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Eccles. vii. 26.

z Mark, vi. 19, &c.

enter the palace, without reproving the adultery of the tetrarch. But an imperious lust, in the height of its career, can brook no obstruction; and were it possible, as well as necessary, the world itself would be blown up to make way for it.

Sin being once resolved on in the heart, an opportunity of committing it is seldom long wanting; and the mind is upon the watch, to embrace the very first that offers. "When a convenient day was "come, that Herod's birth-day should be kept, he "made a great supper to his lords, high captains, "and chief estates of Galilee." It is certainly no sin in a prince to keep his birth-day, or to make a great supper upon it. But how much it behoveth a man, at such times of rejoicing, to be upon his guard, lest unawares he be induced to sacrifice truth and conscience to mirth and gaiety, the melancholy catastrophe of this banquet may serve to show us; since neither Herod, nor any of his guests imagined, when they sat down to table on that fatal evening, how horribly their great supper would conclude. But so it happened, that, before the night was out, a deed was done, which displayed to all succeeding generations the malice and cruelty of Herodias, with the weakness and wickedness of Herod; teaching us, at the same time, that the greatest of prophets and the best of men are not more secure from violence. than from natural death, but rather more exposed to it than the rest of mankind, if with fidelity and fortitude they execute the trust committed to them.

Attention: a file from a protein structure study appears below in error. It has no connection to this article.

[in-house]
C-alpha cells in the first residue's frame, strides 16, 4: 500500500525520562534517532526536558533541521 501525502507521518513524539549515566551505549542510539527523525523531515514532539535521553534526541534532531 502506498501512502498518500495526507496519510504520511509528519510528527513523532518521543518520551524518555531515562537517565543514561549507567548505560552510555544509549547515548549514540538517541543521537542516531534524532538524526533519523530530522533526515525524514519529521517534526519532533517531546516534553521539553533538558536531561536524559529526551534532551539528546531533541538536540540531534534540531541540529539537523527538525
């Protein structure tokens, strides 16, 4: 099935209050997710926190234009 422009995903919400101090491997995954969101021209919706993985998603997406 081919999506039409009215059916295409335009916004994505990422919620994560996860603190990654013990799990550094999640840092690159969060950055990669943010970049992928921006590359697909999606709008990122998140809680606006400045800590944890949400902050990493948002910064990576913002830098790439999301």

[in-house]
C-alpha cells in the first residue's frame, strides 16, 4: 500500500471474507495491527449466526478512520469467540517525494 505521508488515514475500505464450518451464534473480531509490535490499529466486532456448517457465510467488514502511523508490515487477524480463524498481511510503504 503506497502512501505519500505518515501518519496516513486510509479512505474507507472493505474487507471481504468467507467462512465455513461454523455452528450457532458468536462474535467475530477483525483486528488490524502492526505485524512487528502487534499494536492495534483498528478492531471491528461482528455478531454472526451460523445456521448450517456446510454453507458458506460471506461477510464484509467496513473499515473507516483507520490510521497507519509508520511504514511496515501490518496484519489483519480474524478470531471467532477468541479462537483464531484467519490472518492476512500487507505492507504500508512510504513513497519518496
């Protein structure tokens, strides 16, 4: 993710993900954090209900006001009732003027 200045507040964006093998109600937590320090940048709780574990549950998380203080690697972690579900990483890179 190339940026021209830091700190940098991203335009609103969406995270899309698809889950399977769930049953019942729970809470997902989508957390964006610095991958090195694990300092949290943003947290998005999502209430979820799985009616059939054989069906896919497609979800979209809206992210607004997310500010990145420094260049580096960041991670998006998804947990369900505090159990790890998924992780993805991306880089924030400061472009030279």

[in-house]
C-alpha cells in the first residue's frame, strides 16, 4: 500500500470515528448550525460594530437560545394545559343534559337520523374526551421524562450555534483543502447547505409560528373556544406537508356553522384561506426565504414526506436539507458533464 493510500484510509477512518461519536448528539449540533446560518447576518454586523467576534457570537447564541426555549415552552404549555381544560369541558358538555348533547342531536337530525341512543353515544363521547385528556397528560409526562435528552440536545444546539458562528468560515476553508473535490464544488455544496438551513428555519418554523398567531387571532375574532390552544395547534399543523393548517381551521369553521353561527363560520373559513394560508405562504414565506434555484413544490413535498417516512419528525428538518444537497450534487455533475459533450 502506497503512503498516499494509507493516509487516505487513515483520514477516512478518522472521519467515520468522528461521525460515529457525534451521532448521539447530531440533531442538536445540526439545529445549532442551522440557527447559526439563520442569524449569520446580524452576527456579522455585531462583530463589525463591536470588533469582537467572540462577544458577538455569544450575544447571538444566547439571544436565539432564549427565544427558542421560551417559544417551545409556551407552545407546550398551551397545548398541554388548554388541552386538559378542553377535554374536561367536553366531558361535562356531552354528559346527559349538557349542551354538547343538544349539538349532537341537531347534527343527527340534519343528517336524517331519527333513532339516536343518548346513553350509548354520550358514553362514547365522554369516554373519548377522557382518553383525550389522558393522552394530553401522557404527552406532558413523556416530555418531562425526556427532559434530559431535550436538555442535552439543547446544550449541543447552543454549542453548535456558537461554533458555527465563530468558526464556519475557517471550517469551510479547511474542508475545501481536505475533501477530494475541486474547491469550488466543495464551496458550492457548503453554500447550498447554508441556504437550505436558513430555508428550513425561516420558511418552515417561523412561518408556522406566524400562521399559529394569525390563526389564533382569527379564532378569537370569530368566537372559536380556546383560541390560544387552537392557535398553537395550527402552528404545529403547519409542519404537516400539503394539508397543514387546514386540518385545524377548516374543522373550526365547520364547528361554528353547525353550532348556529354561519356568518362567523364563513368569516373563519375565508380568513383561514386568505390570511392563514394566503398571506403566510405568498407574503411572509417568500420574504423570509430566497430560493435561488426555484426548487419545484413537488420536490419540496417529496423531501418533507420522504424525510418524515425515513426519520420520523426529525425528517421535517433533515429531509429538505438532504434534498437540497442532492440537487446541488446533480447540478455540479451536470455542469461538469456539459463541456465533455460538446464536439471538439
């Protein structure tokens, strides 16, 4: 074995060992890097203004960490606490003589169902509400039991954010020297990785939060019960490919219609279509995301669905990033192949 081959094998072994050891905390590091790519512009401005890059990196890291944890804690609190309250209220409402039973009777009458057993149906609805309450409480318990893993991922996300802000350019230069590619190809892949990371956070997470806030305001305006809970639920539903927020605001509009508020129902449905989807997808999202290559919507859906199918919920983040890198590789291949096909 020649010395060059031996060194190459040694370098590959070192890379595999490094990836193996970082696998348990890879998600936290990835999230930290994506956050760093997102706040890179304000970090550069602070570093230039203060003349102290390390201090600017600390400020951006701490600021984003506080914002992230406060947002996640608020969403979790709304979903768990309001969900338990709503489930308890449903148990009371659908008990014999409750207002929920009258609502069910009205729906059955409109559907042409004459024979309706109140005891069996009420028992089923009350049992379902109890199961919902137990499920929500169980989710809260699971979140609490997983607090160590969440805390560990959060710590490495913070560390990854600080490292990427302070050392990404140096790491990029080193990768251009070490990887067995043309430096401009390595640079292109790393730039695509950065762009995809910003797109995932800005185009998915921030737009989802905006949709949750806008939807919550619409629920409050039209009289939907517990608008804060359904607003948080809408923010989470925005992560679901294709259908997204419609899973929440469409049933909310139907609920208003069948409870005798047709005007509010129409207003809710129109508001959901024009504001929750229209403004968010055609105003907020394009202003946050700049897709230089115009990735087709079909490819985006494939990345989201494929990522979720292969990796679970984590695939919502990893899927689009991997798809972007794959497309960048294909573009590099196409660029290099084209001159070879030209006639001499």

Herodias, by her lawful husband Philip, had a daughter named Salome, who condescended to grace

the festivity by dancing before the company, in a manner which "pleased Herod, and them that sat "with him." A pious prelate of our church, in his contemplations on this occurrence, observes, that dancing, in itself, as it is a set, regular, harmo"nious, graceful motion of the body, cannot be un"lawful, any more than walking or running." We may add, that it hath in all ages and nations been one way, and that a natural one, of expressing an uncommon degree of joy and gladness; on which account it was adopted into the number of religious ceremonies formerly enjoined to be observed by the people of God. But for a young lady to appear, as a dancer, before Herod and his "lords, high captains, and chief estates of Galilee," probably, when they were well warmed with wine, became only the daughter of an Herodias, educated by her own mother.